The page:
GUYON, JEAN, painter, canon of the chapter of Quebec; member of the Guyon family, originally from Perche; son of Simon Guyon, who was called “habittant” in the 1666 census, and of Louise Racine, b. at Quebec in 1641; b. 5 Oct. 1659 at Château-Richer; d. 1687 in Paris.
Entering the seminary about 1670, Jean Guyon studied the humanities there and, according to all indications, took up painting, urged along in this direction probably by the example of Brother Luc [see François], Father Pommier and, in 1675, M. de Cardenat. He entered the Grand Seminary on 8 Dec. 1677, the day that the building which still stands was officially opened, and he received minor orders four days later.
In the summer of 1678 Guyon went to France to continue his philosophical and theological studies. We learn this from a letter dated 9 March 1681 from Abbé Dudouyt to Bishop Laval*: “Mr. Guyon will travel [to New France] with the first ships.” Dudouyt: added: “He [Guyon] is fairly well at present. He has benefited in his painting. He has not applied himself as much to his philosophy this year, because of his illness . . . I hope that he will do well and that he will give you cause for satisfaction.”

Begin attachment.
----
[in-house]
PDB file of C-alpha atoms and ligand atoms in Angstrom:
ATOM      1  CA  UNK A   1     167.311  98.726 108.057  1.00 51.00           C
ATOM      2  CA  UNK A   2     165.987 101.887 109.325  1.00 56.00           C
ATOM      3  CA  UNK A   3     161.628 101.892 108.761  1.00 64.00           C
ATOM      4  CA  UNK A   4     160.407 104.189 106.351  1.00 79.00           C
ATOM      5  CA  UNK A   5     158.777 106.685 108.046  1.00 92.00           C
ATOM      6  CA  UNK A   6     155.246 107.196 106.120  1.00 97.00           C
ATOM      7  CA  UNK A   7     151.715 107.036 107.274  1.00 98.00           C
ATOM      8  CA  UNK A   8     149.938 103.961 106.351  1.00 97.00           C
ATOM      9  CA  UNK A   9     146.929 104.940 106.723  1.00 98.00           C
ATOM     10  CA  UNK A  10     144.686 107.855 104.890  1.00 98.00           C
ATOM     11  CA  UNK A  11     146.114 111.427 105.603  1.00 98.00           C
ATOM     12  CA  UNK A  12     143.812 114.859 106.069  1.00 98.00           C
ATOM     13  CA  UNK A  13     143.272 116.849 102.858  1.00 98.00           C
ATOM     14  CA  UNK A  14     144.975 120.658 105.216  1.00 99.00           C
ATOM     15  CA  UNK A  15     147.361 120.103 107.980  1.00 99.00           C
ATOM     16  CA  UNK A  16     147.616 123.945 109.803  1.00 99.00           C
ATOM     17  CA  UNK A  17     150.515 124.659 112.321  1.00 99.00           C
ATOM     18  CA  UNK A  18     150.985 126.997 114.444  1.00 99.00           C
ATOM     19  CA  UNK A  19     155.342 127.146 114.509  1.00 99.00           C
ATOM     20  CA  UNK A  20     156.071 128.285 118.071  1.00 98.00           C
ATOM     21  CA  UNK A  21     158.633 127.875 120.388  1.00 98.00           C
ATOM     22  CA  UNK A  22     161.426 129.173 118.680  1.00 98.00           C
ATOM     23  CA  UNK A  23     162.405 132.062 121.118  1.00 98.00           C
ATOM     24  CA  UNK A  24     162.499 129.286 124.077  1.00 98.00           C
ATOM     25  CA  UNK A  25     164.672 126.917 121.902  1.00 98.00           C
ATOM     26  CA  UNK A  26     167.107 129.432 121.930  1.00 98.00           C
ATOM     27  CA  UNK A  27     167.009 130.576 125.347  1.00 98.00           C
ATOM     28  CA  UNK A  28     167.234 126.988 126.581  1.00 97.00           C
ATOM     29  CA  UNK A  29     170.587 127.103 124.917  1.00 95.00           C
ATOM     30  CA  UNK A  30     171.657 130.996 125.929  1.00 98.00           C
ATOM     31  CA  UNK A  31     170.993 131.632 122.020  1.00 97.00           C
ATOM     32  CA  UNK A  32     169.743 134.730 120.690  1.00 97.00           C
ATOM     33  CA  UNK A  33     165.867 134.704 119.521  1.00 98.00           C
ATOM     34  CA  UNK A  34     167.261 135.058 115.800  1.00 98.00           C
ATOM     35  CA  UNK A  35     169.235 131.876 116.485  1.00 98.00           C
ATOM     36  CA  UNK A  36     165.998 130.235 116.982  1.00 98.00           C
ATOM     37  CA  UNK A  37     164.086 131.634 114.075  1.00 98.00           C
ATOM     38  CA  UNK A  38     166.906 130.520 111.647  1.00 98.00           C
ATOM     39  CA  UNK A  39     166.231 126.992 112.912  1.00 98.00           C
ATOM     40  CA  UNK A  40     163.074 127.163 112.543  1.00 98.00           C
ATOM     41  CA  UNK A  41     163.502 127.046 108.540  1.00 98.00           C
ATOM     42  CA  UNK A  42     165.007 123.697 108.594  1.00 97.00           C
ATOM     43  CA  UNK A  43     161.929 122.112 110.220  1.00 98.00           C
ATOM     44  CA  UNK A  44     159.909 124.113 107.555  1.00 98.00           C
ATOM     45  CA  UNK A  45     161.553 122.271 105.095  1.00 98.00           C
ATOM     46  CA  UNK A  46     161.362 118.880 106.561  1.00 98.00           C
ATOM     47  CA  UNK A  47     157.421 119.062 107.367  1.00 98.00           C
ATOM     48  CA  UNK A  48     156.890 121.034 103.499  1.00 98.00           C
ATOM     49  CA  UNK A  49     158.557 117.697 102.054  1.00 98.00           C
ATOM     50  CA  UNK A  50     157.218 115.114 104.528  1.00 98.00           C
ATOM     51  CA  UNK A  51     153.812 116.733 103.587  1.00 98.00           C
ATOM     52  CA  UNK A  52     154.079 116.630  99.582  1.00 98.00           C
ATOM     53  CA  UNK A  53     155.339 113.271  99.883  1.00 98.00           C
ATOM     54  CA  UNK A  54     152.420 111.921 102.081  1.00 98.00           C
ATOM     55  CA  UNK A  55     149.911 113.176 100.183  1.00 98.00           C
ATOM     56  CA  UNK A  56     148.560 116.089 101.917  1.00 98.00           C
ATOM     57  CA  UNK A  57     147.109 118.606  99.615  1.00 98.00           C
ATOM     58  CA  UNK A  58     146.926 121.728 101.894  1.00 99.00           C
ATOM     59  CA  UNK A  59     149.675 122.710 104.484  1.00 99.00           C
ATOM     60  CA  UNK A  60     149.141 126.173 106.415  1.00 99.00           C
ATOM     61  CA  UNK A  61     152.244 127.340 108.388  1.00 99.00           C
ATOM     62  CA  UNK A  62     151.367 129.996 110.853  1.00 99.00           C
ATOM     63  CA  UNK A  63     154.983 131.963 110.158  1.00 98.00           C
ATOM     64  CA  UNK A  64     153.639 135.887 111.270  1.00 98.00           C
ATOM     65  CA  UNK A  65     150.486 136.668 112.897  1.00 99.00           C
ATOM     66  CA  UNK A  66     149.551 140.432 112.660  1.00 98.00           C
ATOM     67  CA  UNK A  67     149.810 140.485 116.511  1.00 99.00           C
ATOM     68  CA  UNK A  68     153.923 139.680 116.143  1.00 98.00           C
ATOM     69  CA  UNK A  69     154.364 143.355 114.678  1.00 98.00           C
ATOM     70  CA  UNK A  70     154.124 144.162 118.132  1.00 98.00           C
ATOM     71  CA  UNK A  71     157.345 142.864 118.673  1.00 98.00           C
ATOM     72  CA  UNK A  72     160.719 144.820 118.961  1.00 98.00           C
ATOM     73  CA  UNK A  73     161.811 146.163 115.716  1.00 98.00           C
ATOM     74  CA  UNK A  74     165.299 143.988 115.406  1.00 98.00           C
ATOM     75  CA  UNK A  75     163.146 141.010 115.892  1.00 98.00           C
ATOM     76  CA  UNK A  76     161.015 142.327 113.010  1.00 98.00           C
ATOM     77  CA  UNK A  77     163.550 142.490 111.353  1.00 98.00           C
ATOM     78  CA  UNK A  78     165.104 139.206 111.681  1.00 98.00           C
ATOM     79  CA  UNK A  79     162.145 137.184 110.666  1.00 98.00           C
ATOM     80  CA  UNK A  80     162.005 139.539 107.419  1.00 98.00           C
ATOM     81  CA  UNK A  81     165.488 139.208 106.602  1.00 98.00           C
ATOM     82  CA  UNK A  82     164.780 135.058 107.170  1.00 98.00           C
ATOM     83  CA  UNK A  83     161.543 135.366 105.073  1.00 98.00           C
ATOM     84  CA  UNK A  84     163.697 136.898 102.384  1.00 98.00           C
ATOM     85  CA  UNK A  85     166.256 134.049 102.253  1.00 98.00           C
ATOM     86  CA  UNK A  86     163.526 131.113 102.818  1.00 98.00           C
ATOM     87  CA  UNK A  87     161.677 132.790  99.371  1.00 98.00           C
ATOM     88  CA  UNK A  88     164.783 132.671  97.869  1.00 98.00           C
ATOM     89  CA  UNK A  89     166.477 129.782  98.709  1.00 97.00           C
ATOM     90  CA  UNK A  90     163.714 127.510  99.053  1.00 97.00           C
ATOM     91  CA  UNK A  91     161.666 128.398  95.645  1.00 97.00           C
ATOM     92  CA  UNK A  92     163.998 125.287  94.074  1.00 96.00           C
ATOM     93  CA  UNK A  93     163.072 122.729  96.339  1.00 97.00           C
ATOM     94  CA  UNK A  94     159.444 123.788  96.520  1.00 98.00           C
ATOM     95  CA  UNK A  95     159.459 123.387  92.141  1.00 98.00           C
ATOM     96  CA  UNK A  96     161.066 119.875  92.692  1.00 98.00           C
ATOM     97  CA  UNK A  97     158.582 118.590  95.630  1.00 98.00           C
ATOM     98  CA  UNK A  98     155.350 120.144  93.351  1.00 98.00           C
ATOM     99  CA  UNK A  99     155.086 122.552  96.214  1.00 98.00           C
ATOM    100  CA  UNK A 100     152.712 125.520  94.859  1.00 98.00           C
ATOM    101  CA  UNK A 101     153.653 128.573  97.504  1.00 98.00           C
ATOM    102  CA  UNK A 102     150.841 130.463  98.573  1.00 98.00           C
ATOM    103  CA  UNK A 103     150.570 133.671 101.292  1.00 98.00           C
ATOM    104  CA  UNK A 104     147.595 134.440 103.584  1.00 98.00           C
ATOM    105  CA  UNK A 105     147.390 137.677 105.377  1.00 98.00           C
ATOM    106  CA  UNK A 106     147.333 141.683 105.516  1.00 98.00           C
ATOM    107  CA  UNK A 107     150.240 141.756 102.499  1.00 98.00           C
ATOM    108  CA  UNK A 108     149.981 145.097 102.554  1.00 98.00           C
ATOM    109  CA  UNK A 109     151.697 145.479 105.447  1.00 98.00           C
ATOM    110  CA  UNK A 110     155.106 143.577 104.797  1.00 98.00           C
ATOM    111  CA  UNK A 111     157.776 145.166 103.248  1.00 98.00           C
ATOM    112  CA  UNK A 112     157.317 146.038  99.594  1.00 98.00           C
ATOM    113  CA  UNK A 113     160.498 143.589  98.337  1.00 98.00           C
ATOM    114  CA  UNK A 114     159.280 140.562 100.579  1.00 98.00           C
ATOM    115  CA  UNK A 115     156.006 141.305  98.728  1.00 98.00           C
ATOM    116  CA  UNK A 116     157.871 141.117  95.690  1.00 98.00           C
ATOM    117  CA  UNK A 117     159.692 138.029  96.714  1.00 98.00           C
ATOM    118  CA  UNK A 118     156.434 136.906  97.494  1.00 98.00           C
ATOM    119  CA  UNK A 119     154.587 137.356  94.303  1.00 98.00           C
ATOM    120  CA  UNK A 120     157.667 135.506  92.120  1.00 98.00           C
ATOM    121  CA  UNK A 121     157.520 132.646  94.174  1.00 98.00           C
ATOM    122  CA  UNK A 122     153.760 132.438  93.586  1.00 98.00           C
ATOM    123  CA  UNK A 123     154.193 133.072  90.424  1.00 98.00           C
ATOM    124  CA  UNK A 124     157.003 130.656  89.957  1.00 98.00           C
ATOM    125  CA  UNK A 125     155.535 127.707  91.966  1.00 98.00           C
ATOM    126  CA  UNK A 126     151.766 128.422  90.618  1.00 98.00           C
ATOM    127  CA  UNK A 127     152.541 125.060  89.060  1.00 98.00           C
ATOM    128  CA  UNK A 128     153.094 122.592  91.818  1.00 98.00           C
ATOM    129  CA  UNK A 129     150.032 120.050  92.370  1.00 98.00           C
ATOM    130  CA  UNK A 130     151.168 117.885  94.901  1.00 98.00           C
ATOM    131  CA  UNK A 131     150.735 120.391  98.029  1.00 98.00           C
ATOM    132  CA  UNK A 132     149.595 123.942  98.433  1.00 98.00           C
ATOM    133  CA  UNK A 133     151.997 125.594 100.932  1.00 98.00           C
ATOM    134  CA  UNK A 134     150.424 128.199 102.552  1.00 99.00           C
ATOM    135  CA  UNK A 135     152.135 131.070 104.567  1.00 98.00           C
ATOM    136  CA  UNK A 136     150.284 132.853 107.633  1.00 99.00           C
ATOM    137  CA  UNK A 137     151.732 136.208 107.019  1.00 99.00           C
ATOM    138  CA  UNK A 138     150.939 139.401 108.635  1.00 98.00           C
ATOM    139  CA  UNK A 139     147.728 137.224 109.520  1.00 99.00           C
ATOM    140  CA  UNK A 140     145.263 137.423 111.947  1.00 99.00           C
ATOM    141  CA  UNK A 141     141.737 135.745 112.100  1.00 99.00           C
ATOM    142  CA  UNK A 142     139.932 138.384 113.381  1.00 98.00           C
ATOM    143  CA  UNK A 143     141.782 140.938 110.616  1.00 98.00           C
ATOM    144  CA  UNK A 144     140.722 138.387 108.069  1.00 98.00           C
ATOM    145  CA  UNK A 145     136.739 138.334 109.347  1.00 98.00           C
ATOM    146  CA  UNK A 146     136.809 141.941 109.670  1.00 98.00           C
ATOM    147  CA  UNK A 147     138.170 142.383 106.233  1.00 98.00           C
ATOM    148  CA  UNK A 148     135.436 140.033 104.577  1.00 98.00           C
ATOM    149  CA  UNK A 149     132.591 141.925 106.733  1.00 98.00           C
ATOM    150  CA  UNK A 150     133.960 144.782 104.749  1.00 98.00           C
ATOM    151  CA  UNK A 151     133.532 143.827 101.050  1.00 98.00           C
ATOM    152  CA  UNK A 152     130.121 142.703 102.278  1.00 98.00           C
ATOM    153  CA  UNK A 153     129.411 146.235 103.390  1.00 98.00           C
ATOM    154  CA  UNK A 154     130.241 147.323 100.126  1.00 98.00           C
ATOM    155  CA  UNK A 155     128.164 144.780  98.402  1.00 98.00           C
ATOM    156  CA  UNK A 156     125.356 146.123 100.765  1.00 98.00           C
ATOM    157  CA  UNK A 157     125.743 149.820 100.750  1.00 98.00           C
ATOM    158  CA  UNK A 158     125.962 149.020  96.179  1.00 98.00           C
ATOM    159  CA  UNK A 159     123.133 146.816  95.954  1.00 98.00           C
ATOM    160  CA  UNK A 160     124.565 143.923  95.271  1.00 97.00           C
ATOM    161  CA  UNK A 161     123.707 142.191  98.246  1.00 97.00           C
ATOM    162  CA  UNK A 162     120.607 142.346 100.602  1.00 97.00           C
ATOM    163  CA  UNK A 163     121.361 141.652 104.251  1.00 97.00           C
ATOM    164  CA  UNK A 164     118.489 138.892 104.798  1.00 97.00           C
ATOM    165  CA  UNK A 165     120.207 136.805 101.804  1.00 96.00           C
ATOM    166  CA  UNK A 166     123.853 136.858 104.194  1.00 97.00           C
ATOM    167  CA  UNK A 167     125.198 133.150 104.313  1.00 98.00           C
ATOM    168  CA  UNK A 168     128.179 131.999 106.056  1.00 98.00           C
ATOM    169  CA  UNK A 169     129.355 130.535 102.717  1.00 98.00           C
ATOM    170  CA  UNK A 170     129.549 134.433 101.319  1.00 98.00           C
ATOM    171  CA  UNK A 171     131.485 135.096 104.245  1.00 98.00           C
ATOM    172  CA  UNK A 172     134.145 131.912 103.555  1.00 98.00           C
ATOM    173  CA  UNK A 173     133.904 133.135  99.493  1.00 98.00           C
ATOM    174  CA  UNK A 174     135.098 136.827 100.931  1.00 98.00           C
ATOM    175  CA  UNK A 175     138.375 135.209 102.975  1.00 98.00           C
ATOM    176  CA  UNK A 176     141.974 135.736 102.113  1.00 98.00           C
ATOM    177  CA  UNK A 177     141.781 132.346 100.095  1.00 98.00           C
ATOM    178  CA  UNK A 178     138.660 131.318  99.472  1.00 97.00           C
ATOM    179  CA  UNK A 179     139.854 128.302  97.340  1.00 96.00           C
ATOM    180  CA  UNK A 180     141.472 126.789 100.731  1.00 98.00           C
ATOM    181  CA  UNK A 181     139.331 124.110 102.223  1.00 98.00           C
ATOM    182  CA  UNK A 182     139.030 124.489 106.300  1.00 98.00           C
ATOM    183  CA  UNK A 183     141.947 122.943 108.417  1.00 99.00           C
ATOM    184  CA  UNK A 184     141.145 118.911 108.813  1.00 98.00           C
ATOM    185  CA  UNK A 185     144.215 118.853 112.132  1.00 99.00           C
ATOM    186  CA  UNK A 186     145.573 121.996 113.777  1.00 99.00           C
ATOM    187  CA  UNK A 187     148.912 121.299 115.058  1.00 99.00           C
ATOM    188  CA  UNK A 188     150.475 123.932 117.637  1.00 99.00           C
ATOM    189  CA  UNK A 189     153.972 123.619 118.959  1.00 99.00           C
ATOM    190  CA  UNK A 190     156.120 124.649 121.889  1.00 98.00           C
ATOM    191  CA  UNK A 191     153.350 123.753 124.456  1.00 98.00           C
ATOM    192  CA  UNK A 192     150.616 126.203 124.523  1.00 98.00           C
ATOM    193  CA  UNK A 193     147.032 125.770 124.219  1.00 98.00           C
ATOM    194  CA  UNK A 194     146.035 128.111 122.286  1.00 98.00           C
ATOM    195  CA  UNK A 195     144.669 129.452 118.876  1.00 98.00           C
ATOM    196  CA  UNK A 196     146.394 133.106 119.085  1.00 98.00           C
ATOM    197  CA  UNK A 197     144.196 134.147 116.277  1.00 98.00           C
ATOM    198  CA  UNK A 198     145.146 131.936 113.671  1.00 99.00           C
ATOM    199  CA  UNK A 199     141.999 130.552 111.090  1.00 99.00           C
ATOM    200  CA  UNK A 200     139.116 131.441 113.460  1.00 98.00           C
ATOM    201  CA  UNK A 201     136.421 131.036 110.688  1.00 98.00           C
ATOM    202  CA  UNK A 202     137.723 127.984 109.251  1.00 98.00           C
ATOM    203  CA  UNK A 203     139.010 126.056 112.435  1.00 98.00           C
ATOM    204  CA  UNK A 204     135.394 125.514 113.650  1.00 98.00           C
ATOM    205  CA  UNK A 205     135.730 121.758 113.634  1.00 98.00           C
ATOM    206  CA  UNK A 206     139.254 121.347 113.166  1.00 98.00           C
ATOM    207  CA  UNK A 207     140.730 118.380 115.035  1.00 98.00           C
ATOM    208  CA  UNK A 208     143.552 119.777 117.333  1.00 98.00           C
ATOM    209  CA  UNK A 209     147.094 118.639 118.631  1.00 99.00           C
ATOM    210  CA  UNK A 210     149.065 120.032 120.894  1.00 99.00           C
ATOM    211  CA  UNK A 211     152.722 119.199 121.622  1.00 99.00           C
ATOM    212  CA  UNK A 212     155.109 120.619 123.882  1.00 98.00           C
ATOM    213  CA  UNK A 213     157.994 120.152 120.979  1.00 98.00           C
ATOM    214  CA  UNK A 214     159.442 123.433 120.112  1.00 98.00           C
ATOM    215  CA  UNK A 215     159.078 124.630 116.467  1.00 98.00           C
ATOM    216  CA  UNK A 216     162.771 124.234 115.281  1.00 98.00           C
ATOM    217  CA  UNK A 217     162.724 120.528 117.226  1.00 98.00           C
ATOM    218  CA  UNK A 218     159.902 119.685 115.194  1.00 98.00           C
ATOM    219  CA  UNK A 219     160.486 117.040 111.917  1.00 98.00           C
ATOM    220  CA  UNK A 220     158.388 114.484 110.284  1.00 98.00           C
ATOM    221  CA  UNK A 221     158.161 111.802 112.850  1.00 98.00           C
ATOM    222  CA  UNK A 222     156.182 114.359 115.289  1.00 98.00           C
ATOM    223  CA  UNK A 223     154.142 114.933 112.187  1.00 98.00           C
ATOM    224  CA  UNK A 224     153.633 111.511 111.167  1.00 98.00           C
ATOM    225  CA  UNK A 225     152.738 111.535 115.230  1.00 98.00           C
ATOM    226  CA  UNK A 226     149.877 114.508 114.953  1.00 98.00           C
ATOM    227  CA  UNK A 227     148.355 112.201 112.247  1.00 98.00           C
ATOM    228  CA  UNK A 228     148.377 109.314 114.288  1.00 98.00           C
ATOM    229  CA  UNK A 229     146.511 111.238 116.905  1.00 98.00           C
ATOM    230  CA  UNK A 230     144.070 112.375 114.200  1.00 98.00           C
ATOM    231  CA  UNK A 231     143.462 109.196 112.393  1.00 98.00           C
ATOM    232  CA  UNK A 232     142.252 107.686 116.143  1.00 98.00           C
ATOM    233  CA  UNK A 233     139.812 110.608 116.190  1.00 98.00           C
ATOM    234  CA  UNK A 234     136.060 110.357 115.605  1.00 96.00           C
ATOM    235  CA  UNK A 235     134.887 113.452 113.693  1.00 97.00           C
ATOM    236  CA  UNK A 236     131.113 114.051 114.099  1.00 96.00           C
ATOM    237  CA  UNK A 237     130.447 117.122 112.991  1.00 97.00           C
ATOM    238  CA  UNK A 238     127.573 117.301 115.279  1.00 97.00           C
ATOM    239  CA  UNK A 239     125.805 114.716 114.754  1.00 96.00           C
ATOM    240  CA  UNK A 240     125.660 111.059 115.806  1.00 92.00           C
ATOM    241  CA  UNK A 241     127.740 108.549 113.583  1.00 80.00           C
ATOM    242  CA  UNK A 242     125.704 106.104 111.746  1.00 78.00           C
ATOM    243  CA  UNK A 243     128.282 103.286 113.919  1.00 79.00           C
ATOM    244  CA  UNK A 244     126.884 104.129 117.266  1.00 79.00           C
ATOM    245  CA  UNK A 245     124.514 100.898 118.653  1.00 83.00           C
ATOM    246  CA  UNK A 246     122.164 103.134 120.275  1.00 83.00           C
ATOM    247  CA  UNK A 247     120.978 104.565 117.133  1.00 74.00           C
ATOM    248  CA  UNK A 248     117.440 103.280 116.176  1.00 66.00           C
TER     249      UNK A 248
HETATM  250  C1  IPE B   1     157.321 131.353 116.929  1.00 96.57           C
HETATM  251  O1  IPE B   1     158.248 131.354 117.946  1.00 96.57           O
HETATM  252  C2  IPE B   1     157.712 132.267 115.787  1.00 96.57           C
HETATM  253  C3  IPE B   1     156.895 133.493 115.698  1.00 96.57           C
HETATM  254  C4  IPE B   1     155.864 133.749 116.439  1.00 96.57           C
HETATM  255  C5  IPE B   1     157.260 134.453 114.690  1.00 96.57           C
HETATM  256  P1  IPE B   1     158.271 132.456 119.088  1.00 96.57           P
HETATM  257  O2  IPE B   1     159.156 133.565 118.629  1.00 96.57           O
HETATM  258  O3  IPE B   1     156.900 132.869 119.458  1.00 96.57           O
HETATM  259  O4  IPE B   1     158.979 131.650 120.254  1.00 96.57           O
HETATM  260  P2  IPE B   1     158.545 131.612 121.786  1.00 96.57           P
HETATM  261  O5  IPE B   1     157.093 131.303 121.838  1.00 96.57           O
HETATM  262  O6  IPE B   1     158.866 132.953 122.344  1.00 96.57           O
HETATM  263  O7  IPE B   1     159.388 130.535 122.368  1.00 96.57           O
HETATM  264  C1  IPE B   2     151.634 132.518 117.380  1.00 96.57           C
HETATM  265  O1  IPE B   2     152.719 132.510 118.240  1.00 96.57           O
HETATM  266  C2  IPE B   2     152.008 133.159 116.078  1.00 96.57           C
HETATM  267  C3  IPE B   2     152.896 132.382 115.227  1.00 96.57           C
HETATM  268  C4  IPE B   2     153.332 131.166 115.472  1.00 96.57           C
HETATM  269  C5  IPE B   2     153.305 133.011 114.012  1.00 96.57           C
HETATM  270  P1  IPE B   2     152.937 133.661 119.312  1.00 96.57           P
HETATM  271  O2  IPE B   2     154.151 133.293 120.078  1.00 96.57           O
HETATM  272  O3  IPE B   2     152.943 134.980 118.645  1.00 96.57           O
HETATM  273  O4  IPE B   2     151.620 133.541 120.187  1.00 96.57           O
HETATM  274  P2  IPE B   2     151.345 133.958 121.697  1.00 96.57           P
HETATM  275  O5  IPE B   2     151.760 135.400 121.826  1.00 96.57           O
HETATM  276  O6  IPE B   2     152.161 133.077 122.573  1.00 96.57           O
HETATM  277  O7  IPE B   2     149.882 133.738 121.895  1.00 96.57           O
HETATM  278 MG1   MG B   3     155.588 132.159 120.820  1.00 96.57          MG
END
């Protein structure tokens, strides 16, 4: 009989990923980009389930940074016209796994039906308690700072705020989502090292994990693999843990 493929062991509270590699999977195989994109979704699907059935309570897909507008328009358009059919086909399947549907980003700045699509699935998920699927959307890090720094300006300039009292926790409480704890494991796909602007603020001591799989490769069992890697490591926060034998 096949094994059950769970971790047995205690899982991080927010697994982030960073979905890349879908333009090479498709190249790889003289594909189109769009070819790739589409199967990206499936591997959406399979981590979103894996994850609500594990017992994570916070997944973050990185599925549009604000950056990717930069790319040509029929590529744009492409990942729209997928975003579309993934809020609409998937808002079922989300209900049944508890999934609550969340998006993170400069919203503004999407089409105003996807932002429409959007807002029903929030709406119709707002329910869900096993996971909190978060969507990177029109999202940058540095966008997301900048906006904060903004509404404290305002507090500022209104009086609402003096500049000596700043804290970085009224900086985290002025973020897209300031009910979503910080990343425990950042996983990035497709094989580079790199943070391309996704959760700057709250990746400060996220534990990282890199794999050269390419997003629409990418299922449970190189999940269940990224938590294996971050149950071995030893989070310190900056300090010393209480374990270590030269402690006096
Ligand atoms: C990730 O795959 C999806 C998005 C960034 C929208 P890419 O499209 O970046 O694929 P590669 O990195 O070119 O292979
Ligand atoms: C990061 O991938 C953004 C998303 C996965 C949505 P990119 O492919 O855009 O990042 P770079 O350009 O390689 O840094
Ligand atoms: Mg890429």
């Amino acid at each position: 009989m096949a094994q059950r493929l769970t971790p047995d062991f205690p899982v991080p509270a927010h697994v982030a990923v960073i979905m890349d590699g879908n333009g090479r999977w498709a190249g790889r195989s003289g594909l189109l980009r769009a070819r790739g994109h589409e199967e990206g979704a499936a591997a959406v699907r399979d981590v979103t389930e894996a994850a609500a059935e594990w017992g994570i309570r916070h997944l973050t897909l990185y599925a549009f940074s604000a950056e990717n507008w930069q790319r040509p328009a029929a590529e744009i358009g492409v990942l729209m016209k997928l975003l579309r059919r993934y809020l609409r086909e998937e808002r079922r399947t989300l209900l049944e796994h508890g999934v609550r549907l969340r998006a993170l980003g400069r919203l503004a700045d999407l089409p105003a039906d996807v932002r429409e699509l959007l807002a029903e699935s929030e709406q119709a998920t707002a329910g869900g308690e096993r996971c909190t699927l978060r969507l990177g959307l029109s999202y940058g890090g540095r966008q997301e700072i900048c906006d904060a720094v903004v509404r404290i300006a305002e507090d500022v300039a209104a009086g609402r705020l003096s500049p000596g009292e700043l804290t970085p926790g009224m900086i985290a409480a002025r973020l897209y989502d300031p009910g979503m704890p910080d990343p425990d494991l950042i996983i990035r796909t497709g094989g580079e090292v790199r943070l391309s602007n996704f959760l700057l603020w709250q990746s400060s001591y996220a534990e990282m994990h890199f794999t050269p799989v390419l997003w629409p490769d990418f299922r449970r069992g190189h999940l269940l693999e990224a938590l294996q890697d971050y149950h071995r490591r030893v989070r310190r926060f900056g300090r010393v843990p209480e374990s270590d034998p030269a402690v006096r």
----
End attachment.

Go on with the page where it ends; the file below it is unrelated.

Returning to Quebec in August 1682, Guyon completed his theology and was ordained priest on 21 Nov. 1683. He was appointed a canon of the chapter on 7 Nov. 1684 and almost immediately left Quebec as secretary to Bishop Laval and went to Paris. He died there on 10 Jan. 1687, “with feelings of great confidence.” A letter from Abbé Dudouyt, dated 17 April 1687, gives few details about the young priest’s works. “I am sending you some lacquer which Mr. Guion had bought, having got a bargain, some plaster statues, some prints and some small tools which he used for working on the statues . . .”
There are solid grounds for thinking that Father Guyon’s production was not great. Some of his works probably perished in the fires at the seminary in 1701 and 1705; others have perhaps been so badly damaged that it is impossible to identify them. At the present time there remain a portrait in oils, of astonishing grace and charm, and some water-colours which have kept their subtlety and freshness.
The portrait (at the Hôtel-Dieu in Quebec) represents Mother Jeanne-Françoise Juchereau* dite de Saint-Ignace. Born at Quebec in 1650, she was several times superior of her convent; she was also its annalist. Her expression – intelligent, amiable, smiling shrewdly, well-bred – makes us think of her style of writing. The artist has reproduced her face and dress with great simplicity and admirable skill, and with deep perceptiveness.
Abbé Guyon probably did his water-colour paintings to help in the teaching of botany. They represent items of the Laurentian flora. The drawing is accurate and lively, the colours fresh and transparent; the composition is arranged in an orderly but natural manner.
ASQ, Lettres, N, 52; 0, 1; A.-E. Gosselin, “Notes pour servir à la biographie des prêtres du séminaire de Québec, avec références en marge.” Caron, “Inventaire de documents,” APQ Rapport, 1939–40, 234, 248f., 254, 258, 275, 279.